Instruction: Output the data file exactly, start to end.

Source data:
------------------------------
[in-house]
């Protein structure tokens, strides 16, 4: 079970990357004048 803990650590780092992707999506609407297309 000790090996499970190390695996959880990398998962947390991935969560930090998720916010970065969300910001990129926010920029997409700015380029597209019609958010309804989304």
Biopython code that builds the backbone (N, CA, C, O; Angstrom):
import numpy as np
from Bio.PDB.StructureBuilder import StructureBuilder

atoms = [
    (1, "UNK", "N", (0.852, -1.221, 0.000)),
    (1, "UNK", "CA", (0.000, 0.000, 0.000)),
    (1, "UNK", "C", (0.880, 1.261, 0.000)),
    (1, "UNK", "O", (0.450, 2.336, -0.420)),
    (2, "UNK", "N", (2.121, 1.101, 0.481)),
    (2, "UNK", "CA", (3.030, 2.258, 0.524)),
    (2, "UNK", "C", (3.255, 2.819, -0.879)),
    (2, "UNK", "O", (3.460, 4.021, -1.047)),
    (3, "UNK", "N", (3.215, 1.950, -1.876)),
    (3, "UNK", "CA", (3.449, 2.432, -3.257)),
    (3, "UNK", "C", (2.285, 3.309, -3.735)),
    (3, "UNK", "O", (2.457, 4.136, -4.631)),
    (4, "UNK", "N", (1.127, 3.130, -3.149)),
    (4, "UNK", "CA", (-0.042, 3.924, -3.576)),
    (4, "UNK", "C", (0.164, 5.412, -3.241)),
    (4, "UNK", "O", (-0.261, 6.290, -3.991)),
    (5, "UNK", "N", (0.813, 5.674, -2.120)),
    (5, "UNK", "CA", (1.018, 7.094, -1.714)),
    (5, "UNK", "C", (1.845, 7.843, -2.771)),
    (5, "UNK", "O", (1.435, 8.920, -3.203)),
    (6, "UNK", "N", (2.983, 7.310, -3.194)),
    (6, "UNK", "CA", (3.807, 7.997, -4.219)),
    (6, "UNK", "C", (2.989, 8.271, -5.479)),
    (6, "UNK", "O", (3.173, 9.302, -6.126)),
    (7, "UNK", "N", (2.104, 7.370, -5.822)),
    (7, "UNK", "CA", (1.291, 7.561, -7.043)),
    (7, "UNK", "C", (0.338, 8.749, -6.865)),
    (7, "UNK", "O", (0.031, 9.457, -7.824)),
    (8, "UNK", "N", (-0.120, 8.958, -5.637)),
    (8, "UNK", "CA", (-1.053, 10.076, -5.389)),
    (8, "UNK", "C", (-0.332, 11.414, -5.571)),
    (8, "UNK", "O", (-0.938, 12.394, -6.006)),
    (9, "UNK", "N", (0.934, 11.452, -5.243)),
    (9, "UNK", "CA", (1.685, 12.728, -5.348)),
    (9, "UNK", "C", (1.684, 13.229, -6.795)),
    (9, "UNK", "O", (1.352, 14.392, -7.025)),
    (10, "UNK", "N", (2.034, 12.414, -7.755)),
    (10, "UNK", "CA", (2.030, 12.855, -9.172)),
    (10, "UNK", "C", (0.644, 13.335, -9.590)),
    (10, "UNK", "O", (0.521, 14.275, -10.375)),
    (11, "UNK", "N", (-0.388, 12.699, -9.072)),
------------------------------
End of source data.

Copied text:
[in-house]
């Protein structure tokens, strides 16, 4: 079970990357004048 803990650590780092992707999506609407297309 000790090996499970190390695996959880990398998962947390991935969560930090998720916010970065969300910001990129926010920029997409700015380029597209019609958010309804989304």
Biopython code that builds the backbone (N, CA, C, O; Angstrom):
import numpy as np
from Bio.PDB.StructureBuilder import StructureBuilder

atoms = [
    (1, "UNK", "N", (0.852, -1.221, 0.000)),
    (1, "UNK", "CA", (0.000, 0.000, 0.000)),
    (1, "UNK", "C", (0.880, 1.261, 0.000)),
    (1, "UNK", "O", (0.450, 2.336, -0.420)),
    (2, "UNK", "N", (2.121, 1.101, 0.481)),
    (2, "UNK", "CA", (3.030, 2.258, 0.524)),
    (2, "UNK", "C", (3.255, 2.819, -0.879)),
    (2, "UNK", "O", (3.460, 4.021, -1.047)),
    (3, "UNK", "N", (3.215, 1.950, -1.876)),
    (3, "UNK", "CA", (3.449, 2.432, -3.257)),
    (3, "UNK", "C", (2.285, 3.309, -3.735)),
    (3, "UNK", "O", (2.457, 4.136, -4.631)),
    (4, "UNK", "N", (1.127, 3.130, -3.149)),
    (4, "UNK", "CA", (-0.042, 3.924, -3.576)),
    (4, "UNK", "C", (0.164, 5.412, -3.241)),
    (4, "UNK", "O", (-0.261, 6.290, -3.991)),
    (5, "UNK", "N", (0.813, 5.674, -2.120)),
    (5, "UNK", "CA", (1.018, 7.094, -1.714)),
    (5, "UNK", "C", (1.845, 7.843, -2.771)),
    (5, "UNK", "O", (1.435, 8.920, -3.203)),
    (6, "UNK", "N", (2.983, 7.310, -3.194)),
    (6, "UNK", "CA", (3.807, 7.997, -4.219)),
    (6, "UNK", "C", (2.989, 8.271, -5.479)),
    (6, "UNK", "O", (3.173, 9.302, -6.126)),
    (7, "UNK", "N", (2.104, 7.370, -5.822)),
    (7, "UNK", "CA", (1.291, 7.561, -7.043)),
    (7, "UNK", "C", (0.338, 8.749, -6.865)),
    (7, "UNK", "O", (0.031, 9.457, -7.824)),
    (8, "UNK", "N", (-0.120, 8.958, -5.637)),
    (8, "UNK", "CA", (-1.053, 10.076, -5.389)),
    (8, "UNK", "C", (-0.332, 11.414, -5.571)),
    (8, "UNK", "O", (-0.938, 12.394, -6.006)),
    (9, "UNK", "N", (0.934, 11.452, -5.243)),
    (9, "UNK", "CA", (1.685, 12.728, -5.348)),
    (9, "UNK", "C", (1.684, 13.229, -6.795)),
    (9, "UNK", "O", (1.352, 14.392, -7.025)),
    (10, "UNK", "N", (2.034, 12.414, -7.755)),
    (10, "UNK", "CA", (2.030, 12.855, -9.172)),
    (10, "UNK", "C", (0.644, 13.335, -9.590)),
    (10, "UNK", "O", (0.521, 14.275, -10.375)),
    (11, "UNK", "N", (-0.388, 12.699, -9.072)),